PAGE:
Tag Archive | law enforcement

Improving Wireless Location Detection

text message cell phonesWith so many households eliminating landline phones, the volume of 911 calls from cell phones is rapidly increasing. Callers may not be aware that the current technology to detect the location of a wireless phone is only accurate within 164 to 984 feet. This includes both latitude and longitude. For example, if a 911 call came from within a high-rise building, first responders are unable to determine the floor or sometimes even the building where the 911 call originated.

The Federal Communications Commission (FCC) is proposing new rules for cell carriers to help improve the accuracy of location information transmitted with 911 calls. The proposal asks wireless providers to meet interim location accuracy metrics that would be sufficient to identify the building and deliver vertical location information that would enable first responders to identify the building floor level.

In the long term, the FCC is seeking to develop more granular indoor location accuracy standards that would require identification of the specific room, office, or apartment where a wireless 911 call is made.

Unfortunately, the major cell carriers as well as CTIA – The Wireless Association are opposing the proposed changes. Cell carriers argue that the technology does not currently exist to meet the new rules. Privacy advocates have expressed concern with the proposed changes and how the location information might be used outside of emergency response.

We certainly hope that both the cell carriers and the FCC can agree upon achievable goals that will help first responders quickly and accurately locate citizens in need of help.

Learn more: http://www.fcc.gov/document/fcc-acts-help-emergency-responders-locate-wireless-911-callers

http://www.motherjones.com/politics/2014/08/cellphone-verizon-sprint-911-emergency-call

Encrypting Police Radio Transmissions

There is an important debate taking place regarding the growing trend of encrypting law enforcement radio transmissions.

172434_1012On one side you have law enforcement agencies insisting on encryption to prevent criminals from monitoring transmissions and protect the safety of officers.

On the other side you have the media and the general public arguing for right of access to information transmitted over the public airwaves.

While easily accessible smart phone apps and scanners can help the general public to hear when a traffic accident blocks a major intersection, it can also enable criminals to determine when and where officers may be located.

Some states already have legislation in place that allows encryption on emergency communication. Law enforcement agencies can then choose to provide the media and other agencies with an encryption key to restrict access to radio transmissions.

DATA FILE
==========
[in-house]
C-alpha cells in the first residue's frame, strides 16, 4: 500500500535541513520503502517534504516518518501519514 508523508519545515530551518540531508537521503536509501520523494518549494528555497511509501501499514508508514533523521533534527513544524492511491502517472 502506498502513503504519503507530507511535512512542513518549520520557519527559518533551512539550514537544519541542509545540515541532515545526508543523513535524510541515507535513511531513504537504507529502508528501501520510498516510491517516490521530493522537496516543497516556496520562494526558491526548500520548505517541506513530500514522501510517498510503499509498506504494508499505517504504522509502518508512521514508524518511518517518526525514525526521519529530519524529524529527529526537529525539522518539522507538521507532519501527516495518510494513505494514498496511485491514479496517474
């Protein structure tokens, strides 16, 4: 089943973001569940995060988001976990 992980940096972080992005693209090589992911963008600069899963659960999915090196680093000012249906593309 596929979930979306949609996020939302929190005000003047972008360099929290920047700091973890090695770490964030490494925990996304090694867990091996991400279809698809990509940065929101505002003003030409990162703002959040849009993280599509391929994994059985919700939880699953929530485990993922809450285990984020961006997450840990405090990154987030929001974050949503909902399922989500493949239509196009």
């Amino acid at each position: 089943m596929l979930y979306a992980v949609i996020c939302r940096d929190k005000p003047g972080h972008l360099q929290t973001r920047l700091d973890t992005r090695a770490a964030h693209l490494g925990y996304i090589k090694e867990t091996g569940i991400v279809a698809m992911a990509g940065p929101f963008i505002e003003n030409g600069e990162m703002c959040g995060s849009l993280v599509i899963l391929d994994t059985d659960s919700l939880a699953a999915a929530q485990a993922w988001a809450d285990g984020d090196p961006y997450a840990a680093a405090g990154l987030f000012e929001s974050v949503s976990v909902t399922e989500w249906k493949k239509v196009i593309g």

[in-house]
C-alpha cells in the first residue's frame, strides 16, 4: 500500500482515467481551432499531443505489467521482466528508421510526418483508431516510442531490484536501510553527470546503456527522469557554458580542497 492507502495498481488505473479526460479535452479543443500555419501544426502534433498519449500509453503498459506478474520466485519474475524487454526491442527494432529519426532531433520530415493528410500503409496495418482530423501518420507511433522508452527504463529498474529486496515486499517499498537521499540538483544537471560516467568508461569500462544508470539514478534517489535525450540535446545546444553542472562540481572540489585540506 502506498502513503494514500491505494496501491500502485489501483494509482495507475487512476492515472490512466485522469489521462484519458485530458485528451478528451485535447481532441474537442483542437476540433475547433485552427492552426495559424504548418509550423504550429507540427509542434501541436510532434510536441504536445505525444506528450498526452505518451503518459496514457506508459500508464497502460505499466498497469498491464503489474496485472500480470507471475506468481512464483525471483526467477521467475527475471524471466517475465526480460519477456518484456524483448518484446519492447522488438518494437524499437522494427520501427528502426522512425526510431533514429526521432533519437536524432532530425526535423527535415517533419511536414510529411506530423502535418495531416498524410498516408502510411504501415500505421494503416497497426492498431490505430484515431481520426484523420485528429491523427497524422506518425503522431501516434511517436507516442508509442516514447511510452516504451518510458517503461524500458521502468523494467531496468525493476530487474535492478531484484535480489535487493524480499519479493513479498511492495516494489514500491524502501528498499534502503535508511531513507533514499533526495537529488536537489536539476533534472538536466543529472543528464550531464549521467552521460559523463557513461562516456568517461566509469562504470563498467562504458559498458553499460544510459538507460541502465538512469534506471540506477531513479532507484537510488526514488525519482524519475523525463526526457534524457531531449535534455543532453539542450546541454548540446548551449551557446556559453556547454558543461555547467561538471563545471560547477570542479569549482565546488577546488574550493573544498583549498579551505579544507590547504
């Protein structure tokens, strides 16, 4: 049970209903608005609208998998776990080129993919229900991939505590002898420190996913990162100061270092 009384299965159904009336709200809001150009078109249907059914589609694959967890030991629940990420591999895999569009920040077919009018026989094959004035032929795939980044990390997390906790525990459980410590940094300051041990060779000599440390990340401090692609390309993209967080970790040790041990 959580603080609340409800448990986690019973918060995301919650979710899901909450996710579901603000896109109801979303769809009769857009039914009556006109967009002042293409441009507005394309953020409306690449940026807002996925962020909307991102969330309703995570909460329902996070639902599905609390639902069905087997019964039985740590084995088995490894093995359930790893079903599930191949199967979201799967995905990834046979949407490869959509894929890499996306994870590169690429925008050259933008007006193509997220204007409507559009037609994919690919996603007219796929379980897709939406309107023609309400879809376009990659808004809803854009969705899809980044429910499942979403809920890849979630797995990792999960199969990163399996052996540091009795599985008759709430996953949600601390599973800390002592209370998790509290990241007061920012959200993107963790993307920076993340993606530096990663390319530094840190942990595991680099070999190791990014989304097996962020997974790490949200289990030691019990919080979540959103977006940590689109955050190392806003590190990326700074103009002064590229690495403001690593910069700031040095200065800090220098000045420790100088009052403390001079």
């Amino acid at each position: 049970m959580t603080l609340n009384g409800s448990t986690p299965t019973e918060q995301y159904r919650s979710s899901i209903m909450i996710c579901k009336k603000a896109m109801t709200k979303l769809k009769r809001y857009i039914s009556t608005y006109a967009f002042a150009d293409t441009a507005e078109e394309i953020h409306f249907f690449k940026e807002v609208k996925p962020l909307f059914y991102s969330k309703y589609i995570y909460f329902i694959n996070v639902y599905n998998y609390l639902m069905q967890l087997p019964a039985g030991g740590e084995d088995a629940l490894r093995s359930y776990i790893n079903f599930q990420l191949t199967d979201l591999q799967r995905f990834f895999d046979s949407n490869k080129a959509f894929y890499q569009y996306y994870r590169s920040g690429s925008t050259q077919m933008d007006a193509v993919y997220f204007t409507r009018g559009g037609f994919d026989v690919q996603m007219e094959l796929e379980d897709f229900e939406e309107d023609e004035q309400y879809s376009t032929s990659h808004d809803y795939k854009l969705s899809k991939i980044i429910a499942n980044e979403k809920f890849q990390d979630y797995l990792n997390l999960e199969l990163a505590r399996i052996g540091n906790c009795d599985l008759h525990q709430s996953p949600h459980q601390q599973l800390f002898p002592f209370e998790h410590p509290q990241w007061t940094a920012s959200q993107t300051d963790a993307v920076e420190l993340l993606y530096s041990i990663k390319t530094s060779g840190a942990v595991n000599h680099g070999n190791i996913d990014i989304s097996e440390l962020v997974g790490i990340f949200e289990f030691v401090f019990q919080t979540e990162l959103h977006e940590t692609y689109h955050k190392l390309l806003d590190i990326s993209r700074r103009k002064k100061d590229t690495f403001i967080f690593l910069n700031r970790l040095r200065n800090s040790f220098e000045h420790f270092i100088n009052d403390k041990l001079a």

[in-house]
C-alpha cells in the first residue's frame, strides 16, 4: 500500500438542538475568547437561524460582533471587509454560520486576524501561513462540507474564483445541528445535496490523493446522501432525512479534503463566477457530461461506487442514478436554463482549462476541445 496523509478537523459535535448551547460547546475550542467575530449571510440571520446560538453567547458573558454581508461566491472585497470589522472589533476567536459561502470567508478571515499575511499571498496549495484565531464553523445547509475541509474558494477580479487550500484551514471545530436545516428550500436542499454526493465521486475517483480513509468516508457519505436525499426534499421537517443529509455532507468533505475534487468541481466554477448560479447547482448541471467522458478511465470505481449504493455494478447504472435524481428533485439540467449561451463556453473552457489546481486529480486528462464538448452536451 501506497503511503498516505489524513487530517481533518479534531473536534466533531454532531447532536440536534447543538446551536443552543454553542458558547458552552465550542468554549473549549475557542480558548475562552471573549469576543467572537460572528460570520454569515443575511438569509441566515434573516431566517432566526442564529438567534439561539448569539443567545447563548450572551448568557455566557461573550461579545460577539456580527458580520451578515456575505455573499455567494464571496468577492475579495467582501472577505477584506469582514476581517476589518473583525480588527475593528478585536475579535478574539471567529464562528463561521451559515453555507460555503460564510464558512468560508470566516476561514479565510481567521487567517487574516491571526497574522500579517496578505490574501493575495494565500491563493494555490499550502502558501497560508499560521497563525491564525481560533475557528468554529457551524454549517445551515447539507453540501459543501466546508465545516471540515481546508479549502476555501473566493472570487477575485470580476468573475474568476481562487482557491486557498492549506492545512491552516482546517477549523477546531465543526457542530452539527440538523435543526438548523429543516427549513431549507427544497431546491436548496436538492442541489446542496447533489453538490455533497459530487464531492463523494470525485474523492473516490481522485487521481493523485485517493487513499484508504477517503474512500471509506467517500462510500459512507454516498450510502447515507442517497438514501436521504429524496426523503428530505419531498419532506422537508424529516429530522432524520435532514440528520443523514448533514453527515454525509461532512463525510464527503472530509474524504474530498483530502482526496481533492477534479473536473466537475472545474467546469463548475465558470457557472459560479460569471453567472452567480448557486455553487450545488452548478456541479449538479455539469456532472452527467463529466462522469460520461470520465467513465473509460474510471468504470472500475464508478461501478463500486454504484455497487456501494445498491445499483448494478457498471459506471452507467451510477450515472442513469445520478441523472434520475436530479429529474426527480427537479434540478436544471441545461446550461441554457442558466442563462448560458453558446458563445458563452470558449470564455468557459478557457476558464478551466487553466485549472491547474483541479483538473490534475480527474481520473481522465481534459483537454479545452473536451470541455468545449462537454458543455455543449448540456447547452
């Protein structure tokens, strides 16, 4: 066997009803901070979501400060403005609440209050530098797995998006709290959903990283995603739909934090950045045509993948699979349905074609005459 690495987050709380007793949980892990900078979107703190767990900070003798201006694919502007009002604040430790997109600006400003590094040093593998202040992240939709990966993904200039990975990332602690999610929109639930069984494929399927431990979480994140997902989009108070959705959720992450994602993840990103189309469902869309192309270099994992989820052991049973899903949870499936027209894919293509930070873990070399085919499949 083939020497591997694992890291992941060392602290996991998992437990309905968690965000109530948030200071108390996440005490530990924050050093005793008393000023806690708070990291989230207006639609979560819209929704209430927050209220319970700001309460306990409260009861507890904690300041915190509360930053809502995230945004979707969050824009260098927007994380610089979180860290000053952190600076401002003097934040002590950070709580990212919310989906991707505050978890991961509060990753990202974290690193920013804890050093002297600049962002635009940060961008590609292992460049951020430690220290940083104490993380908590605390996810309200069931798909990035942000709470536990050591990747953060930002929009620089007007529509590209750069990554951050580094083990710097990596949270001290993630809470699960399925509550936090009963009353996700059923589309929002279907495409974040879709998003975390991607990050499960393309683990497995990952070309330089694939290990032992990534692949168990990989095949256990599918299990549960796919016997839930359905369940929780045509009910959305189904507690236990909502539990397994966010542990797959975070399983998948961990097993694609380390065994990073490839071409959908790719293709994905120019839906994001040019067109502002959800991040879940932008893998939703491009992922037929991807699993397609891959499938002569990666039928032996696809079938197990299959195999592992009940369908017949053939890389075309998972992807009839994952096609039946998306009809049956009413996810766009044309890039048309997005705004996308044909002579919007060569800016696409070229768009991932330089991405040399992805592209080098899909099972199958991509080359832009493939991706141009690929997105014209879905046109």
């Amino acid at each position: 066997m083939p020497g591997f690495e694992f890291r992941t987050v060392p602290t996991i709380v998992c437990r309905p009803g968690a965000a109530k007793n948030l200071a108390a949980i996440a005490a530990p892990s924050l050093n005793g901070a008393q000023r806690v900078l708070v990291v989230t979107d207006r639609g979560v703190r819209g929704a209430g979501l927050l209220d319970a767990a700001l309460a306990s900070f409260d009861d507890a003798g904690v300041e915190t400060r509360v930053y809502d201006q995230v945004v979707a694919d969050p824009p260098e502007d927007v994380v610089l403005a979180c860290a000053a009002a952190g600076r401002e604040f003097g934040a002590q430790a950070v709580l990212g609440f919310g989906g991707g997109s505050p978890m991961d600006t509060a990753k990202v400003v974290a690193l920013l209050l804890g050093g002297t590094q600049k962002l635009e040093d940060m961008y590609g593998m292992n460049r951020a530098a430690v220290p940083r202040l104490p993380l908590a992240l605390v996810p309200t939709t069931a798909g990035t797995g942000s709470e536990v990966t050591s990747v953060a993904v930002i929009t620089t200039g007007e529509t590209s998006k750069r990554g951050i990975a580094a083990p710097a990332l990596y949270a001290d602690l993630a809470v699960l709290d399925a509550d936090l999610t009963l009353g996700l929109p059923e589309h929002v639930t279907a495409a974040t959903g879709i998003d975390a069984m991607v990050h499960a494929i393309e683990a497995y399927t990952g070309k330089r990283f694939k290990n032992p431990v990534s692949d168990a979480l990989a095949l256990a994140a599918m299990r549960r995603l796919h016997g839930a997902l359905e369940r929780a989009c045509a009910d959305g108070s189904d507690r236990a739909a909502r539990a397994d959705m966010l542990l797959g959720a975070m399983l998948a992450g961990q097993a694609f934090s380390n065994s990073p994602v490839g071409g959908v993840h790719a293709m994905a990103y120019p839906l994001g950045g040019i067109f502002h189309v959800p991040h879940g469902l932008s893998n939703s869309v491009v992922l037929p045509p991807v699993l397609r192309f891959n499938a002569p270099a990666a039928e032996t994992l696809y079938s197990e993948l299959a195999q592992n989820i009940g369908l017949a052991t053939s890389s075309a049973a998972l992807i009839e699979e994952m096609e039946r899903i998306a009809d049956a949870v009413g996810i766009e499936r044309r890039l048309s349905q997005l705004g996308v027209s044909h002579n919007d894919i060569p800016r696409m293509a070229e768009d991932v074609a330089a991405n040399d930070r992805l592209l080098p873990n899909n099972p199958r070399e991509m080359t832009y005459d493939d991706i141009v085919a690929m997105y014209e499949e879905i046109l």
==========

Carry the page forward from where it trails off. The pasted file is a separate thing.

What do you think? Should law enforcement restrict access to its transmissions?

Read more:

http://portcitydaily.com/2014/03/21/scanner-encryption-protecting-police-or-skirting-public-records-laws/

http://www.starnewsonline.com/article/20140306/ARTICLES/140309816

Twitter Overload

With all the hype surrounding Twitter and its use during emergencies, it is disconcerting to find out that Twitter has limits that can impact your ability to communicate in a crisis. The Calgary Police Department found this out the hard way during the recent catastrophic flooding.

Calgary Police (@CalgaryPolice) was using its Twitter account to aid the public in mass evacuations when late in the day, Twitter informed the department it had exceeded its daily allotment of tweets and froze the account – putting the police in ‘Twitter jail.’

‘Twitter jail’ is what the Twitterverse calls the lockdown after tweeting more than 100 times per hour, or 1000 times per day. The lockdown can last anywhere from 30 minutes to several hours.

The lockdown of the Calgary Police’s account prevented them from being able to directly respond to citizens tweeting them to get more information about road closures and evacuations. A Constable in the Digital Communications Unit had to take over tweeting from his personal account, gradually spreading the word on evacuations and notifications aided by retweets from followers and supporters such as the Saskatoon police department.

Twitter eventually realized the error and restored the police department’s account.

With the rising importance of Twitter as a crisis communications tool, this is the first publicized failure of the system in this manner. It emphasizes the importance of using multiple communication channels rather than relying on one alone.

Read more:

http://www.vancouversun.com/technology/Lessons+learned+from+Calgary+police/8564709/story.html

http://globalnews.ca/news/661138/calgary-flooding-puts-police-in-twitter-jail-crashes-city-website/

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